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The Kennewick Story

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  1. The Kennewick Story • The story of one district What are some similarities between your district and Kennewick? Where are you in this process? Where do you want to be?

  2. What is our story? • We all have a story. • Is our story worth telling? • Are we drifting through our story or are we taking on challenges? • Are we overcoming challenge and conflict? • Donald Miller “A Million Miles In A Thousand Years”

  3. Topics for today • Focus • Leadership • Implementation • Assessment • Time/Resources

  4. Learning Communities • What we want for our children … we should also want for their teachers (and administrators) that schools should be places for learning for both of them, and that learning should be suffused with excitement, engagement, passion, challenge, creativity, and joy. • Andy Hargraves

  5. Performance Growth Curves for Quartile 1-4. 3 1.7 1.7 3+ 1.3 1.7 3 1.5 3.7

  6. ChangeImprovement

  7. Focus What is your school or district focused on?

  8. The 90% Reading Goal • 90% of our third grade students will read at or above grade level

  9. BACKGROUND • Study of high school grades found a correlation to English classes and failure rates • 1996 literacy became the district focus • Establish the 90% reading goal for third graders • White Paper Expectations for Schools and Principals • School Board sets aside a reading fund • Implemented a reading and math assessment system • Implemented professional development for reading instruction • Increase time for reading instruction • Receiving the Gates Foundation grant expanded our focus on instructional leadership • External coaches – Hoffman and Huge • Harvard Institute for School Leadership (HISL) • Instructional Conferences

  10. Focus • What are you focused on in your school or district? • Can you name just one or two things that are a focus? • Does the staff agree? • How will you know when you get there?

  11. Leadership The key to success

  12. Leadership • Leadership is a systems issue • Do all levels of the organization agree on the mission or the goals?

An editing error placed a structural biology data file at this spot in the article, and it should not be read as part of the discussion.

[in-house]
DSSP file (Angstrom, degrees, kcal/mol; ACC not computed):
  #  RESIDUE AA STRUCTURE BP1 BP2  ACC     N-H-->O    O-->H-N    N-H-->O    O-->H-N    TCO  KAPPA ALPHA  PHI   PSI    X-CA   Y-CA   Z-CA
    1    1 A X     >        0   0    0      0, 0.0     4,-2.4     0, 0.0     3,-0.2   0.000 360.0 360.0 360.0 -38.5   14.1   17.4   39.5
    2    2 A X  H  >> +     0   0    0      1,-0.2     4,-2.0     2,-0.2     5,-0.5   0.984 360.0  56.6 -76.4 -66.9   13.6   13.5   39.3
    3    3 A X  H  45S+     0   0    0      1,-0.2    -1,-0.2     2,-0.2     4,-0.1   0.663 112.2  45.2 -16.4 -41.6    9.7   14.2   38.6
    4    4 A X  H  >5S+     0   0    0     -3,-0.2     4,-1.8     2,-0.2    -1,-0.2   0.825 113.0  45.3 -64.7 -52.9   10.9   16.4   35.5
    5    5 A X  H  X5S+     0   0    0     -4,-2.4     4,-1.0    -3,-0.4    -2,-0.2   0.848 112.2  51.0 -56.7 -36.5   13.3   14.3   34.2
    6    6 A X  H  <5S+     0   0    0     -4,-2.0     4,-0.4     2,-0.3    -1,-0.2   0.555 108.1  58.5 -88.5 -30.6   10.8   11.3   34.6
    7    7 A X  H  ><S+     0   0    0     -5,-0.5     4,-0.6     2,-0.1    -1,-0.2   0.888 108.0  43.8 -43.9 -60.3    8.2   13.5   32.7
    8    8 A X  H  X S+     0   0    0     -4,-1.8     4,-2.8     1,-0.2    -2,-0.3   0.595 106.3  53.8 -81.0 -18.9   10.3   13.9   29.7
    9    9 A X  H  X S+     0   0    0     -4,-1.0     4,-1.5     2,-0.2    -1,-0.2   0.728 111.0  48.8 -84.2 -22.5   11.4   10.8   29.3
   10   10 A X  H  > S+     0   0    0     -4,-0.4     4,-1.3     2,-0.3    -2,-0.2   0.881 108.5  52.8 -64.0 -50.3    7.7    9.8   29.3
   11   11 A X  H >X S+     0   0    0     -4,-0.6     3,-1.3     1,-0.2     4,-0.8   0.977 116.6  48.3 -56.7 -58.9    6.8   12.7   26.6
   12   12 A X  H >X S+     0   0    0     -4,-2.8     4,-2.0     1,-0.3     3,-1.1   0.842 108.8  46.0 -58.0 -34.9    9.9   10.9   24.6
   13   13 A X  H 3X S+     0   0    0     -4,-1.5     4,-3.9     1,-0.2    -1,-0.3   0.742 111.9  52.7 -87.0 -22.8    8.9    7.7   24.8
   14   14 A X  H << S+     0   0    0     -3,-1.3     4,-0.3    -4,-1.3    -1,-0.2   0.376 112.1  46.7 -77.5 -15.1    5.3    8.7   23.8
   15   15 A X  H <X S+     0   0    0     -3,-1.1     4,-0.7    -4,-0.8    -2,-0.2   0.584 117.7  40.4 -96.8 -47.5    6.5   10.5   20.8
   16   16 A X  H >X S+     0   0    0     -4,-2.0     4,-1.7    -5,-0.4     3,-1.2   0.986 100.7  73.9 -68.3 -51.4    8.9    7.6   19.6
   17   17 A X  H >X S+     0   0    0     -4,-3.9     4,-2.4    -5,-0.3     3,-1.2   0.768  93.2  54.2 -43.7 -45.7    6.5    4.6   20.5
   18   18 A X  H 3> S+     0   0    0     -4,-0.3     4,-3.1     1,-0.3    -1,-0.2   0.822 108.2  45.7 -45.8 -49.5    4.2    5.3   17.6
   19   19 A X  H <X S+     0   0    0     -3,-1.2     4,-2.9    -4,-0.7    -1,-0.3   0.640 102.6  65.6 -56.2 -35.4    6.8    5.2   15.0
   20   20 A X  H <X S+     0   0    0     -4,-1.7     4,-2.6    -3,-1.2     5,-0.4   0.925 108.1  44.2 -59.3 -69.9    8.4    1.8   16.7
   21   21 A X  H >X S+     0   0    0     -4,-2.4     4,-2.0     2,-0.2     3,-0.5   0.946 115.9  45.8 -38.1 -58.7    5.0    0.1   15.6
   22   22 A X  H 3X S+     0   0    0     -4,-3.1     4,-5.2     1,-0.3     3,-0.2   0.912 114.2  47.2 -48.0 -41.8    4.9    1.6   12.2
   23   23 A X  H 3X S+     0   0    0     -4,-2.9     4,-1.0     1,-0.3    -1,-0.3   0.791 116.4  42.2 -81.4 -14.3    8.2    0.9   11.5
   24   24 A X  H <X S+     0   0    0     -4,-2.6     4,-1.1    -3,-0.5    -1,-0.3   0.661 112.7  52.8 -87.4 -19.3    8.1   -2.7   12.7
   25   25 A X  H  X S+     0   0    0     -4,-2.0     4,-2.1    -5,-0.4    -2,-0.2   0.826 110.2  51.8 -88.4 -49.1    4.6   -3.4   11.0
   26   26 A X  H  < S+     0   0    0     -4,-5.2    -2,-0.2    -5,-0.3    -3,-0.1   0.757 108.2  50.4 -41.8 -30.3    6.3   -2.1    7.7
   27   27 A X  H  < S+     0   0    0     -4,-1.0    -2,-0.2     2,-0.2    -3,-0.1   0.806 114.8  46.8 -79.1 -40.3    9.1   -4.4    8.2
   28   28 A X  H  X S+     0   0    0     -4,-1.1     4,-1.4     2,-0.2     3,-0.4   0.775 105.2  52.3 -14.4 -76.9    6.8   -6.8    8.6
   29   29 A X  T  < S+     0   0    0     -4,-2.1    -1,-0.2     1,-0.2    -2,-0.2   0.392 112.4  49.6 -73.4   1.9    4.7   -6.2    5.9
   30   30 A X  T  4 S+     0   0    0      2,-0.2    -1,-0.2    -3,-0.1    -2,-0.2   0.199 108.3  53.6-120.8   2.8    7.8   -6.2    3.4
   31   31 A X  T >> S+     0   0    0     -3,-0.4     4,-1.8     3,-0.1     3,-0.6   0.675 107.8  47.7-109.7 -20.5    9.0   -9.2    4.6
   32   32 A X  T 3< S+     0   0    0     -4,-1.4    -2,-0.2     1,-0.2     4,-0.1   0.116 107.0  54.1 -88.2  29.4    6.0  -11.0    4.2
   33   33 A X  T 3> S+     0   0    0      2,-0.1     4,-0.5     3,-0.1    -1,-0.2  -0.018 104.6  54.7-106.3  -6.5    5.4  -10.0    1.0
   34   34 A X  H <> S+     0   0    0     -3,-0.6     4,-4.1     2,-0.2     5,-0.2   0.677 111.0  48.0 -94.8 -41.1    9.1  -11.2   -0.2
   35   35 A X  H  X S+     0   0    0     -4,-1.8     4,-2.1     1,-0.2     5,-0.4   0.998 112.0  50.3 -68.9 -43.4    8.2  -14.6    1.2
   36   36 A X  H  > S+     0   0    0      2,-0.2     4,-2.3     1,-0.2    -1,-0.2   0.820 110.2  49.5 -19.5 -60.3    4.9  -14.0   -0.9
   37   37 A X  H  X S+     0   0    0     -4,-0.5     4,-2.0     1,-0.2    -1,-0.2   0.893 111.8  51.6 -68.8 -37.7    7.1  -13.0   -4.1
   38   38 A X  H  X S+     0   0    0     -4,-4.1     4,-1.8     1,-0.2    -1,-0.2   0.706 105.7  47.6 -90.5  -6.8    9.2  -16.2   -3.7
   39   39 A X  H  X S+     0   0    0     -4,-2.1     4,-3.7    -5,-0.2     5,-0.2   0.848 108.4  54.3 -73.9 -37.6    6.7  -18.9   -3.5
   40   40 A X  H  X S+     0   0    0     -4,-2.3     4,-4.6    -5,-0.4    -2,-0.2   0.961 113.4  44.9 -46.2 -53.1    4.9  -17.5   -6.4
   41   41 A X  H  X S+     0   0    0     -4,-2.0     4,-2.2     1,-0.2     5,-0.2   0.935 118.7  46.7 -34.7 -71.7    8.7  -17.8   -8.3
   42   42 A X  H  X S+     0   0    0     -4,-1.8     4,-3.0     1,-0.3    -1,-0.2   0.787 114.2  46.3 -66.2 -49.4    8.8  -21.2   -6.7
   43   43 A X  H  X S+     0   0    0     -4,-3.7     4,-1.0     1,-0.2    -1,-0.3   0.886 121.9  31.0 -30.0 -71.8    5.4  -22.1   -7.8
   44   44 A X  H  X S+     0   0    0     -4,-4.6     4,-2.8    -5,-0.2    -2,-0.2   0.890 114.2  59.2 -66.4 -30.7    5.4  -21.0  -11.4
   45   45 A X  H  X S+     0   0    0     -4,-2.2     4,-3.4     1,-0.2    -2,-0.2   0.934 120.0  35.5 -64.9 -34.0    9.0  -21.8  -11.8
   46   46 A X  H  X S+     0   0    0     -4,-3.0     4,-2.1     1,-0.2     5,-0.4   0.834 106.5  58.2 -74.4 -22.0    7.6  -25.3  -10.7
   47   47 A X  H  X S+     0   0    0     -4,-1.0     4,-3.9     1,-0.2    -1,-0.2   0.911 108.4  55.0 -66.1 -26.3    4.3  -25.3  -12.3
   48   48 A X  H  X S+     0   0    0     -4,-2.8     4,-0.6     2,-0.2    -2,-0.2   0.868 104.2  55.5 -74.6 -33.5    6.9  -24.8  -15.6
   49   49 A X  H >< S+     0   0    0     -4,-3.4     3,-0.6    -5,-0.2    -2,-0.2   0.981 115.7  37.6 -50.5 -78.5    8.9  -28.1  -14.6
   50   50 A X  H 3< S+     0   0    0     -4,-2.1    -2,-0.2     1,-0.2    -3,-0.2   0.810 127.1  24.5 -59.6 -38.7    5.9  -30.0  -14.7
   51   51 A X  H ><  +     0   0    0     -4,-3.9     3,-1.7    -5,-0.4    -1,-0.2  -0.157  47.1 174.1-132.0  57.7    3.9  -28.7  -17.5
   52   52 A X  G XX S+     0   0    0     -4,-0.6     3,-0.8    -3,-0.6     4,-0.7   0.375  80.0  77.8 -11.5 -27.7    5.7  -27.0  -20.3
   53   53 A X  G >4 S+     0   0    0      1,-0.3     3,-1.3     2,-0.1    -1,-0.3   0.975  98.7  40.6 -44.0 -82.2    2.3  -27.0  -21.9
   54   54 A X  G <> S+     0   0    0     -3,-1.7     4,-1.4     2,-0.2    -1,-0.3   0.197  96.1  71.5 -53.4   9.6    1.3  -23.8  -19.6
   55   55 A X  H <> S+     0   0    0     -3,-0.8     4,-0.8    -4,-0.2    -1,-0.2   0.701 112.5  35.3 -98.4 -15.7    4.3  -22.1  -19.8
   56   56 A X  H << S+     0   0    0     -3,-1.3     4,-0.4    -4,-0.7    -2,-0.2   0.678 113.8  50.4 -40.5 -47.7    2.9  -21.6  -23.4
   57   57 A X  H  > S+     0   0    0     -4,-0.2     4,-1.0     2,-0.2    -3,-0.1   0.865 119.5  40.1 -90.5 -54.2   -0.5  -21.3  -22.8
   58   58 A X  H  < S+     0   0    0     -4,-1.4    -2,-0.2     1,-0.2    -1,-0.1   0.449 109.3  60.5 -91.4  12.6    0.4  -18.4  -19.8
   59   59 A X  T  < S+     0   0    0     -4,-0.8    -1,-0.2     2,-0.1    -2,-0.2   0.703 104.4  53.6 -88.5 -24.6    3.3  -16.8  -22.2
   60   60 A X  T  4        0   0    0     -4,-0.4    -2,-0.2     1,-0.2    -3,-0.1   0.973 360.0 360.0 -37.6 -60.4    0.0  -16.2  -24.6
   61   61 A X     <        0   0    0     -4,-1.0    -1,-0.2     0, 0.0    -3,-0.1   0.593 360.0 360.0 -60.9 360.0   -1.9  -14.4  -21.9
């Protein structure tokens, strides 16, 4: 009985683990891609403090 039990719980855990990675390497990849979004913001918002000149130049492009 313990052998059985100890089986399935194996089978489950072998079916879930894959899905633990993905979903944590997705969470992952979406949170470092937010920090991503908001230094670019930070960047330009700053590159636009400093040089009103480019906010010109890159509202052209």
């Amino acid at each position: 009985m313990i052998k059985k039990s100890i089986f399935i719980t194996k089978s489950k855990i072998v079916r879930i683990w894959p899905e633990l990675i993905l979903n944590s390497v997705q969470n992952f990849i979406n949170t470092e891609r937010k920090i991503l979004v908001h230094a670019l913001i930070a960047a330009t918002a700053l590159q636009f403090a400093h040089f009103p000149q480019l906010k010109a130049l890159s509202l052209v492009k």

13. Leadership • A school will not outperform the principal • Most schools are set up to get the results they are currently achieving

  14. The 90% Reading Goal • 90% of our third grade students will read at or above grade level

  15. Leadership is not • Slogans, “Readers are leaders” • Plans that are written down, but never actually get implemented • A philosophy

  16. Leadership is … • A clear, practical, actionable vision • Action • Results • Success

  17. Implementation • Tips from Successful Principals • Have plan • Have clear expectations • Take Action/Make Action • Relationships

  18. Implementation • Tips from Successful Principals • Have plan • Simple • Actionable • Not a philosophy “Build the box”

  19. Implementation • Tips from Successful Principals • Have clear expectations • You get what you inspect • Provide feedback

  20. You get what you inspect • Inspection • Yearly school board presentation • Scores • Strategies • Mid Year Predictions • Public sharing of strategies and scores • Data analysis at principals meetings • School Visits by groups of principals • Time and Focus reports

  21. Implementation • Tips from Successful Principals • Take Action/Make Action • Have clear expectations • Well communicated • Inspect what you expect • Be willing to reward those who follow the plan and to confront those who do not

  22. Implementation • Tips from Successful Principals • Be prepared to hold staff accountable to those expectations • use “gentle pressure relentlessly applied” to implement the plan • Vicki Phillips • To chose not to reinforce expectations is the same as not having expectations

  23. Implementation • Relationships • Be fair • Be consistent • Be respectful • * Listen

  24. Implementation • Relationships • Leadership is not about one person, it’s about building a shared commitment and building a leadership team. • Wallace Foundation, Becoming a Leader: Preparing School Principals for Today’s Schools